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Packard takes Best of Show at India’s 21 Gun Salute concours

Words and photography: David Lillywhite

A V12-engined 1934 Packard has been awarded Best of Show at the tenth 21 Gun Salute Concours in India, which took place for the first time at the opulent Lakshmi Vilas Palace in Vadodara. 

The Packard 1107 Coupe Roadster, belonging to Mumbai-based collector Gautam Singhania, was chosen for the top prize by a panel of leading international judges, including several Pebble Beach veterans, working to a new adaptation of ICJAG judging rules. 

Gautam Singhania (orange shirt) receives the top award from the Maharaja and Maharani of Baroda, who hosted the event.

It’s thought to be one of only 19 genuine examples of the model to exist, and is believed to have had just two previous owners before joining Mr Singhania’s collection. More recently it underwent a full ground-up and frame-off restoration in the US by marque specialist Stone Barn Classics, and was prepared for the concours by Mr Singhania’s own restoration company, Super Car Club Garage. Several other cars from Mr Singhania’s collection were also shown.

Runner-up for Best of Show was the 1949 Rolls-Royce Silver Wraith drophead coupé of collector Yohan Poonawalla. The car, restored in just 12 months by Mr Poonawallas’s in-house team, was originally created by four British coachbuilding companies for the Maharaja of Mysore, and is decorated with intricately carved solid-silver crests on the doors. 

Yohan Poonawalla’s second-placed Rolls-Royce Silver Wraith.

Inside, it’s equipped with a picnic hamper packed with silver cutlery and a hidden storage box for the Maharani’s jewellery. Mr Poonawalla is known for his collection of cars with Indian Maharaja and worldwide royalty associations; he was also showing a Lincoln Continental used by the Pope on a visit to India before being gifted to Mother Teresa, and a Mercedes 190SL said to have been owned by the then-controversial Maharani Gayatri Devi. 

The three final contenders for Best of Show: (from left) Nash, Rolls-Royce and Packard.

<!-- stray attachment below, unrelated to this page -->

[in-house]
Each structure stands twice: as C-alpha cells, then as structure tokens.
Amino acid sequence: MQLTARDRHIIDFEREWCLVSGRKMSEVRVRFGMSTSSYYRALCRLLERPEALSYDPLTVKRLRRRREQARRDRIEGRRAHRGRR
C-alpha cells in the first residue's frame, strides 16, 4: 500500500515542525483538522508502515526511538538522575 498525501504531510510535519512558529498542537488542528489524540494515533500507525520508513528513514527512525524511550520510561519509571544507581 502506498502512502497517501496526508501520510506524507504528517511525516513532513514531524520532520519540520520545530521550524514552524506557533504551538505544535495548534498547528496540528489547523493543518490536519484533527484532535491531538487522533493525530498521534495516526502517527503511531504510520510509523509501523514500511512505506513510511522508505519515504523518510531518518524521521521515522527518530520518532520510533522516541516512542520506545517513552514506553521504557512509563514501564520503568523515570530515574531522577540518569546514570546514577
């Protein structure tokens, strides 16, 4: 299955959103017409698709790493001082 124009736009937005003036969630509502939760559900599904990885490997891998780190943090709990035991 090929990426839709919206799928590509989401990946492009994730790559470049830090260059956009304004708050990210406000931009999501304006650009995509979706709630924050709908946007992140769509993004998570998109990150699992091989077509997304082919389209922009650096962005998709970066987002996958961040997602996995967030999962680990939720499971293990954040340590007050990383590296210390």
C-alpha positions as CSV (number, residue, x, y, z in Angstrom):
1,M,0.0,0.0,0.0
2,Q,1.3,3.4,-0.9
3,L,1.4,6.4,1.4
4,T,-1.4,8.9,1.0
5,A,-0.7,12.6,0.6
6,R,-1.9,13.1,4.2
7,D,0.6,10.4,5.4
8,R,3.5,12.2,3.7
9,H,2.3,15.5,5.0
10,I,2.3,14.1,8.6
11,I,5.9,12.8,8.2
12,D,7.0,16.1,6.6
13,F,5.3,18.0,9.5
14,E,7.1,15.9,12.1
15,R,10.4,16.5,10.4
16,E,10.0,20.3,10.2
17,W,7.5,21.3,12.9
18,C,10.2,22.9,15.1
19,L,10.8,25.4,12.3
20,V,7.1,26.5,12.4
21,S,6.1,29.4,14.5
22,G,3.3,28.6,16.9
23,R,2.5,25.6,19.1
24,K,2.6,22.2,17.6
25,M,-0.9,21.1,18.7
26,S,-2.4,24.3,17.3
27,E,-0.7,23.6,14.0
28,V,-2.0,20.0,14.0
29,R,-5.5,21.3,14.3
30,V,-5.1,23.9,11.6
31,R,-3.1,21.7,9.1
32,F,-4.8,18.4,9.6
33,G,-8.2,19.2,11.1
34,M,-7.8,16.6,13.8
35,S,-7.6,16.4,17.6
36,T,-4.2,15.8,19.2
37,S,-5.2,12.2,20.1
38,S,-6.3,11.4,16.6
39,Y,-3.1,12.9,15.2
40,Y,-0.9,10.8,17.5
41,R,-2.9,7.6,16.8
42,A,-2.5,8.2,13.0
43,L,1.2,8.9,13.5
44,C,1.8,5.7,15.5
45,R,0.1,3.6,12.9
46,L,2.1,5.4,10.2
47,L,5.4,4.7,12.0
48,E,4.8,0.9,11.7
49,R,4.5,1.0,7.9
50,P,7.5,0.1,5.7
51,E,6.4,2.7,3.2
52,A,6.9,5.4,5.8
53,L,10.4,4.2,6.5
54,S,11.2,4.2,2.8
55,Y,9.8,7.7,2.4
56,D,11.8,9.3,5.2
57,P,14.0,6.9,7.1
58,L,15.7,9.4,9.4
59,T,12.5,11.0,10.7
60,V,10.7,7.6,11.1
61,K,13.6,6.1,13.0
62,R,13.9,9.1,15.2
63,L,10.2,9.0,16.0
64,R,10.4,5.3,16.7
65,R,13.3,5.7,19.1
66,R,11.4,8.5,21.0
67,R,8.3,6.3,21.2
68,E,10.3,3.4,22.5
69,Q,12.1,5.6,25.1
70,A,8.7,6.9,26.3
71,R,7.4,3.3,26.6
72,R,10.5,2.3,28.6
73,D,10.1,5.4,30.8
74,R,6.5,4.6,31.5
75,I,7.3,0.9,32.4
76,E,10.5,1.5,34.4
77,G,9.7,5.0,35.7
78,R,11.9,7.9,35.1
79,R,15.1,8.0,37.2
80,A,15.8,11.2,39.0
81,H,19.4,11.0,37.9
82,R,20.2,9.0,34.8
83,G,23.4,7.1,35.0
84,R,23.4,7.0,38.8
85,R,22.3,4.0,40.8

In third place for Best of Show was a remarkable Art Deco 1936 Nash Ambassador Series 1290 Sedan, owned by collector Diljeet Titus. It’s one of only three in existence, and has been restored to its original colours and specification, including the distinctive chrome strips along the length of its bonnet.

Traditional Indian dancers on stage at 21 Gun Salute.

The concours was held over three days on the golf course of the Lakshmi Vilas Palace, which is said to be the largest palace in India still used as a private residence. The Maharajah and his family were all involved in the event, inspecting the cars, talking to owners and awarding many of the prizes to the vehicle owners.

The Maharani and family touring the event.

More than 120 vehicles were exhibited, with displays of Maharaja cars, along with special classes that included Rolls-Royce and Bentleys, pre- and post-war American cars, pre- and post-war European cars, ‘Playboy cars’, MGs, small cars, military vehicles and motorcycles. The quality of the exhibits was extremely high overall, and several had been driven long distances to the event – most notably an MG TC that had covered 1500 miles. Both the MG and a 1923 Austin 7, the latter driven by the octogenarian lady owner, were awarded special prizes.

Former Maharaja cars on display outside the palace.

On the day before the concours began, many of the entrants drove their cars to the new Statue of Unity in Kevadia, 90km from the palace. The statue celebrates Vallabhbhai Patel, credited with unifying India following it becoming an independent country, and is 182m high, making it the tallest statue in the world.

More details on 21 Gun Salute, organised by Madan Mohan, here.

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